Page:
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Linksys EA9300 Max-Stream AC4000 Tri-Band Wi-Fi Router Reviewed

Discussion in 'Wireless Article Discussions' started by thiggins, Jul 17, 2017.

  1. thiggins

    thiggins Mr. Easy Staff Member

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    [​IMG]
    Linksys' EA9300 Max-Stream AC4000 Tri-Band Wi-Fi Router tries to spiff up the 3x3 "tri-band" router market with higher link rates, MU-MIMO and a much more powerful CPU.

    Read on SmallNetBuilder
     
    Confused and Jam2 like this.
  2. mokodi

    mokodi Occasional Visitor

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    The EA9200 had poor test results for 5ghz. Not sure I’d recommend it.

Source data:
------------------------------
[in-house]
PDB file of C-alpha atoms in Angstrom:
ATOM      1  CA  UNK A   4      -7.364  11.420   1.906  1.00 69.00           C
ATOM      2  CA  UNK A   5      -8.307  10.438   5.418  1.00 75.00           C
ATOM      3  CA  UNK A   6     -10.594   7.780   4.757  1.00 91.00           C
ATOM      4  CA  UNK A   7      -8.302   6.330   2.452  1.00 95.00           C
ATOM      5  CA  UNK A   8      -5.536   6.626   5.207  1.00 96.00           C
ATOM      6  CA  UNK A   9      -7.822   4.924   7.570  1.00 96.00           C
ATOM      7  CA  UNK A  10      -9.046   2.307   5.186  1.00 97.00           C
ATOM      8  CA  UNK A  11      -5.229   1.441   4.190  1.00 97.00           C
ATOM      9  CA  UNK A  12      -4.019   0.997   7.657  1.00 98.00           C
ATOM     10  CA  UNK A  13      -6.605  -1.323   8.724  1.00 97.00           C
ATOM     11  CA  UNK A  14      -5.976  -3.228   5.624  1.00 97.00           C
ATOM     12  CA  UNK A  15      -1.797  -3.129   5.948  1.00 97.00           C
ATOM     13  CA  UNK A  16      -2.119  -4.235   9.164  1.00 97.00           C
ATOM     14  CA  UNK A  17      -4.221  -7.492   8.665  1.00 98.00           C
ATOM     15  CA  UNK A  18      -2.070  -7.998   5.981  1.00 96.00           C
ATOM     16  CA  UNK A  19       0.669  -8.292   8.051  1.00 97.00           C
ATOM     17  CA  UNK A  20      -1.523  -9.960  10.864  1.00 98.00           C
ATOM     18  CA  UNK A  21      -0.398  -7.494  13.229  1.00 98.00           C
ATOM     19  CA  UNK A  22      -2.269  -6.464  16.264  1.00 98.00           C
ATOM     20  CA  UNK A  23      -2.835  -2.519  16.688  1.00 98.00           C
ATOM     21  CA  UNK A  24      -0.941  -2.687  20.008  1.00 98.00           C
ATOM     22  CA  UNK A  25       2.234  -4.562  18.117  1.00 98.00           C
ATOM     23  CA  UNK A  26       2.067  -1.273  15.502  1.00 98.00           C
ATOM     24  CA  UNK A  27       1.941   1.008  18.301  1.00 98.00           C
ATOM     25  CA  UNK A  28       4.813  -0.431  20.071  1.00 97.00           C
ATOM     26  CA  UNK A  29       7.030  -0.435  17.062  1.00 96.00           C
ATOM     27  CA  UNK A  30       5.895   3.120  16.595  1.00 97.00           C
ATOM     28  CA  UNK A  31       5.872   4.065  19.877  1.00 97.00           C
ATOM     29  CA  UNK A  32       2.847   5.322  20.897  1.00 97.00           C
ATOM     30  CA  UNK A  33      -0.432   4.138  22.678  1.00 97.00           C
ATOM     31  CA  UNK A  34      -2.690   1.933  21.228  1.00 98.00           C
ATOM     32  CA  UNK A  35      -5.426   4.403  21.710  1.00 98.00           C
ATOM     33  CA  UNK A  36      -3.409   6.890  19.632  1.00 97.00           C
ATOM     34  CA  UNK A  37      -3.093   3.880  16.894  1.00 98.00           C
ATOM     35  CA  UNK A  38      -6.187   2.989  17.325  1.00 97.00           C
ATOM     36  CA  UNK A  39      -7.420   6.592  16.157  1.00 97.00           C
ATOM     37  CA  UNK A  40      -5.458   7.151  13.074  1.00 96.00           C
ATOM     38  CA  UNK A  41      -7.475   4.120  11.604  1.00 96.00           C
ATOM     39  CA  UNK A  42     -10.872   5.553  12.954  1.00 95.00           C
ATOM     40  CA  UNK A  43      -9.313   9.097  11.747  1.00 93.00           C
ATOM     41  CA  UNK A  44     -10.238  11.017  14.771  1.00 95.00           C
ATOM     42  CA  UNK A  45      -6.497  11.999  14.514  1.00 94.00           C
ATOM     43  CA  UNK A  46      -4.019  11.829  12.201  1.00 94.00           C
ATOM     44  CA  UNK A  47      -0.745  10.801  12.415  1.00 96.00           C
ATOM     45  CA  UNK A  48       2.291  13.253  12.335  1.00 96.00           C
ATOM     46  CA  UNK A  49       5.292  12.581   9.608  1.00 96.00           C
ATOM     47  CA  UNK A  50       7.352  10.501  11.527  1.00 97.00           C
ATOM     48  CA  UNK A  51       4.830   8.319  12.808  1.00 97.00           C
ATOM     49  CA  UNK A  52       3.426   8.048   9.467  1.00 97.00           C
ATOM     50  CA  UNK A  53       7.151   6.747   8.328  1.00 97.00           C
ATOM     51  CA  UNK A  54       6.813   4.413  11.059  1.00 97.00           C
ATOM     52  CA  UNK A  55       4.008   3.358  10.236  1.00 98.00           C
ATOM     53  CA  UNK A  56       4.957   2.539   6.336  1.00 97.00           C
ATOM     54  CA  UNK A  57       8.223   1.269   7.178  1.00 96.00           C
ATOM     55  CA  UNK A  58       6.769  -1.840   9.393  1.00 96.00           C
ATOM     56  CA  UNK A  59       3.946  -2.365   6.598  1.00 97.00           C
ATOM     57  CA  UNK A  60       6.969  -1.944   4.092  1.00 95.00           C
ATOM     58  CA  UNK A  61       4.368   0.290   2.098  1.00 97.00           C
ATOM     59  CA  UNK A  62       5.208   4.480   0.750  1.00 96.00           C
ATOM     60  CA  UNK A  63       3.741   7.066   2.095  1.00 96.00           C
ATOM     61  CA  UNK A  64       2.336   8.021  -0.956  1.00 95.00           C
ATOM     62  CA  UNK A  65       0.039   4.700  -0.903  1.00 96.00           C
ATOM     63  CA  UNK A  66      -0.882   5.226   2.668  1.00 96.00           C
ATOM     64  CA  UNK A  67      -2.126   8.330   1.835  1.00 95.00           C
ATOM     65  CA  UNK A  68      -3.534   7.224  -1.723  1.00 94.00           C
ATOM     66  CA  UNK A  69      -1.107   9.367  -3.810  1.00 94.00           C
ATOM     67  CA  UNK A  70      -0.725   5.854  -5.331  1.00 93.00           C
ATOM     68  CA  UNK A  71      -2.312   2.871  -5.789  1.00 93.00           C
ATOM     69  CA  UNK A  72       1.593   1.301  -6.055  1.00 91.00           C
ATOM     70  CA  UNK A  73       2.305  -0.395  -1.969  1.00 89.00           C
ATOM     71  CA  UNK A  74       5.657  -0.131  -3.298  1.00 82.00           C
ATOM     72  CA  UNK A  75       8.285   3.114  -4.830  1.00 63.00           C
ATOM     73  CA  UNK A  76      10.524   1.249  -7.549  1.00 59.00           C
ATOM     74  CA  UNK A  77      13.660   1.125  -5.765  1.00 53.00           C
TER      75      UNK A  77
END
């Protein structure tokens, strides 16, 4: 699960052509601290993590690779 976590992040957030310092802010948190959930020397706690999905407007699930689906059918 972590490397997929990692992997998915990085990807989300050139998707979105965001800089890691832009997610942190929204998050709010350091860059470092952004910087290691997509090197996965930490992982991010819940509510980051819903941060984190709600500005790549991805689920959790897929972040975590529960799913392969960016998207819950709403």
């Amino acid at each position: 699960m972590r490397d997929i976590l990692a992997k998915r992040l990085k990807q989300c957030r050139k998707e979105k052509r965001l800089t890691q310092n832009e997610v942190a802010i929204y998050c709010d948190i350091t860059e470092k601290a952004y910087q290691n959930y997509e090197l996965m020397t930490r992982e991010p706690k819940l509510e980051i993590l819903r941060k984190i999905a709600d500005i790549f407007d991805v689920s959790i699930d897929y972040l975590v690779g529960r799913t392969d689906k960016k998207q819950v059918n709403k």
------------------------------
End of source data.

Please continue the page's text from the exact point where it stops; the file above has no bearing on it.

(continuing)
Costco has the R7900 with the same processor for $199
     
  3. thiggins

    thiggins Mr. Easy Staff Member

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    The review does not recommend the EA9200.
     
  4. sfx2000

    sfx2000 Part of the Furniture

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    At first glance...

    That doesn't look like an issues with the PAL cards as clients, that looks like a channel estimation issue - leakage somewhere along the path perhaps, or a bad link estimation threshold on the driver used in the Linksys firmware...
     
  5. thiggins

    thiggins Mr. Easy Staff Member

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    Linksys is still pursuing the issue.
     
  6. pete y testing

    pete y testing Very Senior Member

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    and at the normal mans level , i think linsys may have lost its place in the chewing order and in reality has a quite lower playing field these days , the days of the wrt54gl are gone and if linksys dont do something special imho its all over linksys and im sad about that , there was a day that linksys was the head of the field , these days it just feels they are chasing the pack